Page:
A diplomatic furore took shape after the Israeli army attacked in international waters a convoy of six ships carrying humanitarian assistance to Palestinians living on the Gaza Strip.
The fleet, which was also carrying around 700 pro-Palestinian activists, defied the Israeli blockade of Gaza, which has lasted since 2007 and has been condemned by UN Secretary General Ban Ki-moon and top EU politicians.
The activists left Cyprus on Sunday and were due to arrive on the Gaza Strip today.
Apparently, Israel sustains that its navy, which was trying to prevent the ships from reaching land, had been provoked by the activists.
Yochanan Plessner, a member of the Israeli parliament and a former navy commando himself, says that the moment Israeli commandos boarded the boat they were attacked by spikes, metal rods and live ammunition, the BBC reported.
Israeli Trade Minister Binyamin Ben-Eliezer told Israel's Army Radio: "I can also understand [...] how soldiers are coming down and are set upon with batons and tools."
"The moment someone tries to snatch your weapon, to steal your weapons, that's where you begin to lose control," the minister said.
European Parliament President Jerzy Buzek called the attack "unjustified" and requested Israel to "explain its actions immediately".
He also urged High Representative Catherine Ashton to take steps with the Middle East Quartet (the EU, USA, the UN and Russia) to force Israel to lift "the siege on the people of Gaza [...] immediately and unconditionally".
"The European Parliament has always strongly condemned the continued policy of closure with respect to the Gaza Strip, seeing it as unacceptable and counterproductive," Buzek stressed.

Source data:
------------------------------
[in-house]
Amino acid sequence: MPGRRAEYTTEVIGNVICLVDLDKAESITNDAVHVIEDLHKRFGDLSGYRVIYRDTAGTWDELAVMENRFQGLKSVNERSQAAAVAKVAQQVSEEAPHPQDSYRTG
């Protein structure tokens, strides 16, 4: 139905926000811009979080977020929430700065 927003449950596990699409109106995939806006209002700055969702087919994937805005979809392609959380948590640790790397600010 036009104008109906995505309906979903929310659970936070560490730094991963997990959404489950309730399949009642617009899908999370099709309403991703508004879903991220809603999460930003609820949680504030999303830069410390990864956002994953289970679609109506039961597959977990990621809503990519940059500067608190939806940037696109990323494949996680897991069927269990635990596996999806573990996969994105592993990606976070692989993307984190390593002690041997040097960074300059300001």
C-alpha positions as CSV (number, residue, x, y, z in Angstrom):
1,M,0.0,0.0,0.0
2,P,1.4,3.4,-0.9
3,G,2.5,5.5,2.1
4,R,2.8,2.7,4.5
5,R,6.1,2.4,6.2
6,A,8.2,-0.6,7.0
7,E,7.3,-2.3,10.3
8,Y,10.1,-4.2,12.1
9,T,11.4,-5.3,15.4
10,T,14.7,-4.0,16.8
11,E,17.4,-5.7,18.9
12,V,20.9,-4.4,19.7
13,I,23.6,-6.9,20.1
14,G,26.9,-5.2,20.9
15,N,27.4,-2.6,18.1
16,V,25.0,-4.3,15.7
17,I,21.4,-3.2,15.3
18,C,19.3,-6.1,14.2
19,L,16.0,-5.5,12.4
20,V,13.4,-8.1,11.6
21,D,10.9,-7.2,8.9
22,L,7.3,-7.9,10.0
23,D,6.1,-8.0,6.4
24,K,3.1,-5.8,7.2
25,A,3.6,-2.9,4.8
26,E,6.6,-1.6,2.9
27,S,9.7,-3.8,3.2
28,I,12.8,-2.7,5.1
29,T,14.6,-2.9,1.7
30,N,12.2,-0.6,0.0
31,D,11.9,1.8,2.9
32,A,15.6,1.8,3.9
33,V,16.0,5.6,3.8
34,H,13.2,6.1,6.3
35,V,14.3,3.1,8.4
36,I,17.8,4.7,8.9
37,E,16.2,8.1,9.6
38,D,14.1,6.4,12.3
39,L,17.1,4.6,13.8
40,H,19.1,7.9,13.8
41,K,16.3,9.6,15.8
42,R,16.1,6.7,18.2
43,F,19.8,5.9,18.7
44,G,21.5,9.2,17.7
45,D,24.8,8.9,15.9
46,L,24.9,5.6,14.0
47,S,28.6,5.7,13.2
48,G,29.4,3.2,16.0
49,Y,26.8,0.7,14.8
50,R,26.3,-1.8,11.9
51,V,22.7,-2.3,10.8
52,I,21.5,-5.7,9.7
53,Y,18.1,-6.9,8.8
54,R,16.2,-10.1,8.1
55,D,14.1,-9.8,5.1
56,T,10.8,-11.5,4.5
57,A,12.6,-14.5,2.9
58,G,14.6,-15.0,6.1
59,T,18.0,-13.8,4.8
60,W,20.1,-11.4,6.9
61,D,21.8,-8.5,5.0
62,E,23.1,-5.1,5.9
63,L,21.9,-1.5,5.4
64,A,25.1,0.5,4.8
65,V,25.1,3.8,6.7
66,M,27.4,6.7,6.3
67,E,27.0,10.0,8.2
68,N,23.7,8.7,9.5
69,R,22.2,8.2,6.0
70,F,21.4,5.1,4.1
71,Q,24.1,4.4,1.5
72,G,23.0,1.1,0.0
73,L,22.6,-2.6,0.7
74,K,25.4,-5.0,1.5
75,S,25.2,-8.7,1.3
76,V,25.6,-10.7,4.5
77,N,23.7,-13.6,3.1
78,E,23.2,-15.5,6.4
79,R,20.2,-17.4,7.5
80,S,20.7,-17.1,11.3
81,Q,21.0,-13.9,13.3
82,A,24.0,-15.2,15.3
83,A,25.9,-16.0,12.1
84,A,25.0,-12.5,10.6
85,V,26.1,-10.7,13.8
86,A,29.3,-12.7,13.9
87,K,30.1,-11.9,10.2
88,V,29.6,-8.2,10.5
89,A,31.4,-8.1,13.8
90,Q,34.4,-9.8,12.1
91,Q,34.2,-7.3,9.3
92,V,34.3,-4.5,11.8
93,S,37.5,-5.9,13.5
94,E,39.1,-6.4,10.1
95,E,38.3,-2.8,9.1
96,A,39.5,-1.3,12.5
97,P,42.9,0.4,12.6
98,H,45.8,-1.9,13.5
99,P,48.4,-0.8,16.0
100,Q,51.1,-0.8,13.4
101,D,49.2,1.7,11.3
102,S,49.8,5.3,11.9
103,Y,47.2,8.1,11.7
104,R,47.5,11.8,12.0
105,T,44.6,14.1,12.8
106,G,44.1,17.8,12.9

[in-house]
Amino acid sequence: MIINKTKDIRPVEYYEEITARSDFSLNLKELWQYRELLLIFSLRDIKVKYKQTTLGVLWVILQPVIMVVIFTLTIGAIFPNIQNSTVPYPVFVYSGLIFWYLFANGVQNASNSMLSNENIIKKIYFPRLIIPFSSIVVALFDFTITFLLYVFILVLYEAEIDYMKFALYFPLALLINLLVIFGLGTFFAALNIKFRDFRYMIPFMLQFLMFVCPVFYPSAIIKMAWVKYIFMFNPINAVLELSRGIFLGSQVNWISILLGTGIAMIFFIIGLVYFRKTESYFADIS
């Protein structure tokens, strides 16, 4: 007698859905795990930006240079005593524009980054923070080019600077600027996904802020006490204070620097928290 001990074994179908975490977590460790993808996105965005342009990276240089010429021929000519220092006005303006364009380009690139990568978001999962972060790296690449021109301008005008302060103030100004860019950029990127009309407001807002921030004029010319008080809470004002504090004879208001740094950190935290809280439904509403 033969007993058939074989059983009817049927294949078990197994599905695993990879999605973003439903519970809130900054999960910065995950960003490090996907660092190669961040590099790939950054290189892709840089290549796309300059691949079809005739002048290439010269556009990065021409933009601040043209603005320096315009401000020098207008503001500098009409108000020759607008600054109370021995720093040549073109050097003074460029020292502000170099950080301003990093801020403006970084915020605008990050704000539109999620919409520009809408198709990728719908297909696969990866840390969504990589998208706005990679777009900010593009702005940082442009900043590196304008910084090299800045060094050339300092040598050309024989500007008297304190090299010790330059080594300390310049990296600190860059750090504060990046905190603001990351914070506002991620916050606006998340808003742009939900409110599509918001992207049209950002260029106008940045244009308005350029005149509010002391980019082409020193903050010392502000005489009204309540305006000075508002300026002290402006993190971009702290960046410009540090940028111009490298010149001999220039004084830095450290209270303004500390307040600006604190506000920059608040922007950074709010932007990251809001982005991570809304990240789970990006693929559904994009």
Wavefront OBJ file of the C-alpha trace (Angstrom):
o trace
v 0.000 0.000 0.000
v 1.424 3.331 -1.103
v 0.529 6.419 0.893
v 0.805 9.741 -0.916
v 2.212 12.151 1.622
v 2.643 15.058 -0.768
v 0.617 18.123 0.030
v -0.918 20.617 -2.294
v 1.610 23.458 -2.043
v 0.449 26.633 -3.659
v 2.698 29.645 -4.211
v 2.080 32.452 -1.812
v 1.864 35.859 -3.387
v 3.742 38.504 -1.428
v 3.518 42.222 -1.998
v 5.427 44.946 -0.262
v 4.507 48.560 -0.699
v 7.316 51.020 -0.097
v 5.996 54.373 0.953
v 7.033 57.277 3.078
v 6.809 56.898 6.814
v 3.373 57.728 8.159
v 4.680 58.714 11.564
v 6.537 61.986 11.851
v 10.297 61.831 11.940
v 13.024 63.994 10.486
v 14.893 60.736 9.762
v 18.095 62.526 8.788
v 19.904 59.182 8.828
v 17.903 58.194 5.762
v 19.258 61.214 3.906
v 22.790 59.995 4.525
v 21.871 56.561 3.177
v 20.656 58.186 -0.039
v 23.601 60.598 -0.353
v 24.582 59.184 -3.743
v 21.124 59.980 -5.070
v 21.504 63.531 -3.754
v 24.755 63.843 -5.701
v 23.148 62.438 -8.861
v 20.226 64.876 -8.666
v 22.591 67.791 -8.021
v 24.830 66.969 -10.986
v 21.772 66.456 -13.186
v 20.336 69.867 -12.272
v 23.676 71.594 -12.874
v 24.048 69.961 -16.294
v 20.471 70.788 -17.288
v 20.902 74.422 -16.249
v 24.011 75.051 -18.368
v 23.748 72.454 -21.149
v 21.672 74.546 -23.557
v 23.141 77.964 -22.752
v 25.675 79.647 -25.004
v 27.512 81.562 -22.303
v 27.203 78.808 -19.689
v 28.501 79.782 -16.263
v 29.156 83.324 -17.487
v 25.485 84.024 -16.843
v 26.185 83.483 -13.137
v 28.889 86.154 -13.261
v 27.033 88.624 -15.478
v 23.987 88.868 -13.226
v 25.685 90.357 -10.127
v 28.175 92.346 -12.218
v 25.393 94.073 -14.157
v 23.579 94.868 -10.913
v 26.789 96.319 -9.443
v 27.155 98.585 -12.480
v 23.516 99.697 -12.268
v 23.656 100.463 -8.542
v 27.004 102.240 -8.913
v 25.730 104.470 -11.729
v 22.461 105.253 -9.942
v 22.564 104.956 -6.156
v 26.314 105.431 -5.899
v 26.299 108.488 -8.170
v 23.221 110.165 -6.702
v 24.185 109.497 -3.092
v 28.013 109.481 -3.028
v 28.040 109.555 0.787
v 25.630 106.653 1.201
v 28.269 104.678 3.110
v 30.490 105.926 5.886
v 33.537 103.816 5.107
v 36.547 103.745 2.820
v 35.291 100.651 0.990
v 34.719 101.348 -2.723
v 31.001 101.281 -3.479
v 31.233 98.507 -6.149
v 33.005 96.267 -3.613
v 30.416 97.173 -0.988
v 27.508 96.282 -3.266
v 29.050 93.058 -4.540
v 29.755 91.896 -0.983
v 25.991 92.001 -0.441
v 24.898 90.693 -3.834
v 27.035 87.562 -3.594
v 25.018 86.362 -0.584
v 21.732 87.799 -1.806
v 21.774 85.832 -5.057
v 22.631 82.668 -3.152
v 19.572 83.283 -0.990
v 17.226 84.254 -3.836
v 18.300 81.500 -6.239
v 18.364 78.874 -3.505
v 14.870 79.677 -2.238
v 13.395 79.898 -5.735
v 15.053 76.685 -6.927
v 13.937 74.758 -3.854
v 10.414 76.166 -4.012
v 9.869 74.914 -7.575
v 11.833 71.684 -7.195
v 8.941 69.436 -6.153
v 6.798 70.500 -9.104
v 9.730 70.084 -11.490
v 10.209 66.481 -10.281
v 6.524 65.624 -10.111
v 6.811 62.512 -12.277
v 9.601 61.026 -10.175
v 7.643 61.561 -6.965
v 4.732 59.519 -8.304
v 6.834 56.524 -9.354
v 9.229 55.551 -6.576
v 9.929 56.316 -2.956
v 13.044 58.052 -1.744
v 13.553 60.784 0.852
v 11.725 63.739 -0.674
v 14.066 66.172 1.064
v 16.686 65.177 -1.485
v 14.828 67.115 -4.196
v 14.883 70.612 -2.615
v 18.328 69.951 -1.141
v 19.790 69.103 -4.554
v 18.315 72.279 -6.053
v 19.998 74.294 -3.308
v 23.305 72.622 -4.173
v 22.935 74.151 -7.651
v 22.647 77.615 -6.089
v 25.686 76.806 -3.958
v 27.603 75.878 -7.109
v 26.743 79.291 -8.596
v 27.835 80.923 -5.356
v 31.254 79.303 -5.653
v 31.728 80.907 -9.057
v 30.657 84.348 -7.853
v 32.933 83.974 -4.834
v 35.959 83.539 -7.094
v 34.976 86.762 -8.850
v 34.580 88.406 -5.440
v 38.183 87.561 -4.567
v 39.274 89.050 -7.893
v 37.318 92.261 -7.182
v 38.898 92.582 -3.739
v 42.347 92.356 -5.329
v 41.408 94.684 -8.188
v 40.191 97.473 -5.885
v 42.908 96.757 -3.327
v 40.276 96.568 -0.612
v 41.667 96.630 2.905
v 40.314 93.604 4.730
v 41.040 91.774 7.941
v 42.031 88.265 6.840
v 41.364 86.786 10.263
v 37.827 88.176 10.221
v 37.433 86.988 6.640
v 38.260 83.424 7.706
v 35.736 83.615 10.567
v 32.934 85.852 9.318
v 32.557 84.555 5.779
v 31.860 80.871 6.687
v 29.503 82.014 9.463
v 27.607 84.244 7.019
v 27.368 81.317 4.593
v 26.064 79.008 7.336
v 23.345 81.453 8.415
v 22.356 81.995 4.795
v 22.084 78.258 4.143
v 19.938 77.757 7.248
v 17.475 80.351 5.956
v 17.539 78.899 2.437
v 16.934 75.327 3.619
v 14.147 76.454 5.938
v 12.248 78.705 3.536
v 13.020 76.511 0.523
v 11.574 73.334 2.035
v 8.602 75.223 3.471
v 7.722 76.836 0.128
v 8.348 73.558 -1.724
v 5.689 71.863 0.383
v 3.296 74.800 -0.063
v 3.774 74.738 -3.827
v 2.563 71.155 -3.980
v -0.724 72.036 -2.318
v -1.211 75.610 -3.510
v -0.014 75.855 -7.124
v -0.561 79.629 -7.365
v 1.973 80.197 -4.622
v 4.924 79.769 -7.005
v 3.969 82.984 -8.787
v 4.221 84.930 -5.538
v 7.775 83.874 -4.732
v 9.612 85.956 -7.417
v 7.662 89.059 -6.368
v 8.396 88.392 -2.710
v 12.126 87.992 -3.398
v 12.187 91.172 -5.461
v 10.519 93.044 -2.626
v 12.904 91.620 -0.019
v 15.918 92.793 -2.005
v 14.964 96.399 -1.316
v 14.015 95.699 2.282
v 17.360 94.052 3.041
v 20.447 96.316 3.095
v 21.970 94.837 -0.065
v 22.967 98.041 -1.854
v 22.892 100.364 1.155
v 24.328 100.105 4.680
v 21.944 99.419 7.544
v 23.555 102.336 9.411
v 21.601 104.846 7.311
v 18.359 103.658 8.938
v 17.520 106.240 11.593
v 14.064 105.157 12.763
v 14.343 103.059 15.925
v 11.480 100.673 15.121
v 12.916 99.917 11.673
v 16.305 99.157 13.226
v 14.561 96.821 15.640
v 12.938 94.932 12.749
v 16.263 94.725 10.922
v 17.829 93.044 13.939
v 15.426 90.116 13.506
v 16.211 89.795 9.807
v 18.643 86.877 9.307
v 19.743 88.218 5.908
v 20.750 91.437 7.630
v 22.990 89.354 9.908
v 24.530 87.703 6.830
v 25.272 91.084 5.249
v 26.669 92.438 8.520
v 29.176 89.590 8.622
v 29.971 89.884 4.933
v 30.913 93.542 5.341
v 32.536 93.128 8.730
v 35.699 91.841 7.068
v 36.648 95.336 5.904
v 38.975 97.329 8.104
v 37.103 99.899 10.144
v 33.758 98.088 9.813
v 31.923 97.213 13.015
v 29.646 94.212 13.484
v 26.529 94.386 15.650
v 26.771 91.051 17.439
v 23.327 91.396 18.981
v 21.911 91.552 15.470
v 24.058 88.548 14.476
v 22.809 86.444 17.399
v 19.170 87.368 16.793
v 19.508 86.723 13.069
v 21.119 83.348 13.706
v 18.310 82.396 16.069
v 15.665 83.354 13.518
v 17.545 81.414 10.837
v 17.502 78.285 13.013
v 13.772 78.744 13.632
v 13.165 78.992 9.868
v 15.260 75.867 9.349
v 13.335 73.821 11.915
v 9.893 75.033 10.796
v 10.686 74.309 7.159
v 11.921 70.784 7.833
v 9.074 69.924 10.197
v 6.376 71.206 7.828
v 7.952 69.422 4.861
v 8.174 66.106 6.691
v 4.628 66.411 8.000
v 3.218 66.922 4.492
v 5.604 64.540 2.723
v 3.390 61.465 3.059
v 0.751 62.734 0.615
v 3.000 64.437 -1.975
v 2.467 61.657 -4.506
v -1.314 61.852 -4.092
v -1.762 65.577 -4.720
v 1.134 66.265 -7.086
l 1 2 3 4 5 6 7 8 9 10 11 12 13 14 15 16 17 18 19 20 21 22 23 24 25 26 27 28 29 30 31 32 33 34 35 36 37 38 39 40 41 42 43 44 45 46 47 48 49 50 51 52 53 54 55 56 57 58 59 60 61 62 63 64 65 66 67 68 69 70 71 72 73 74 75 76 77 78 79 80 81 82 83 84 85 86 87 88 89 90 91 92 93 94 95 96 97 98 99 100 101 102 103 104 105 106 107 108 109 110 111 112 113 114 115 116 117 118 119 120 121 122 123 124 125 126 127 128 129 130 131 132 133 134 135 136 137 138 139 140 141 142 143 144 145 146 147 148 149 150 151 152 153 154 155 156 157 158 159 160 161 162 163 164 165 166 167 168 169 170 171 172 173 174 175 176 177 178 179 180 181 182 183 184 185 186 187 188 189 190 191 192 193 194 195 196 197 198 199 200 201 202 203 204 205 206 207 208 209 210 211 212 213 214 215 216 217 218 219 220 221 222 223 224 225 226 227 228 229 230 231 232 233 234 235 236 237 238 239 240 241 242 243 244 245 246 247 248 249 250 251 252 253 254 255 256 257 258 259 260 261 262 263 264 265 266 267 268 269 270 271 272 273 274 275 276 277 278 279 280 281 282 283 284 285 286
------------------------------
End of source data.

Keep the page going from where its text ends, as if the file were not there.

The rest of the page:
Catherine Ashton, the EU's foreign policy chief, "deeply regrets the loss of life as a result of the Israeli military operation against the flotilla sailing to Gaza [and] is requesting a full and immediate inquiry by the Israeli authorities," a European Commission spokesman said.
The blockade is "unacceptable and politically counterproductive" and the EU "strongly condemns any acts of violence and deplores any excessive use of force," Ashton said.
An international investigation would be "something I think we could welcome," the Commission spokesman said.
The bloodshed is expected to hurt Israel's diplomatic relations, especially with Turkey. The flotilla was organised, among others, by a Turkish human rights organisation. Turkey had urged Israel to allow it safe passage and said the 10,000 tonnes of aid the convoy was carrying was humanitarian. Several Turkish flags were visible on the boats, according to TV footage.
The Turkish Foreign Ministry warned Israel of irreparable damage to bilateral ties.
"This deplorable incident, which took place in open seas and constitutes a fragrant breach of international law, may lead to irreparable consequences in our bilateral relations," a statement reads.
Minutes later, thousands of Turkish protesters marched in Istanbul to denounce Israel, and the media reported that Ankara had recalled its ambassador to Israel.
Turkish Prime Minster Recep Tayyip Erdoğan, who is in Chile on a Latin American tour, cut short his visit and is due to return home on Tuesday morning, Deputy Prime Minister Bülent Arınç said today.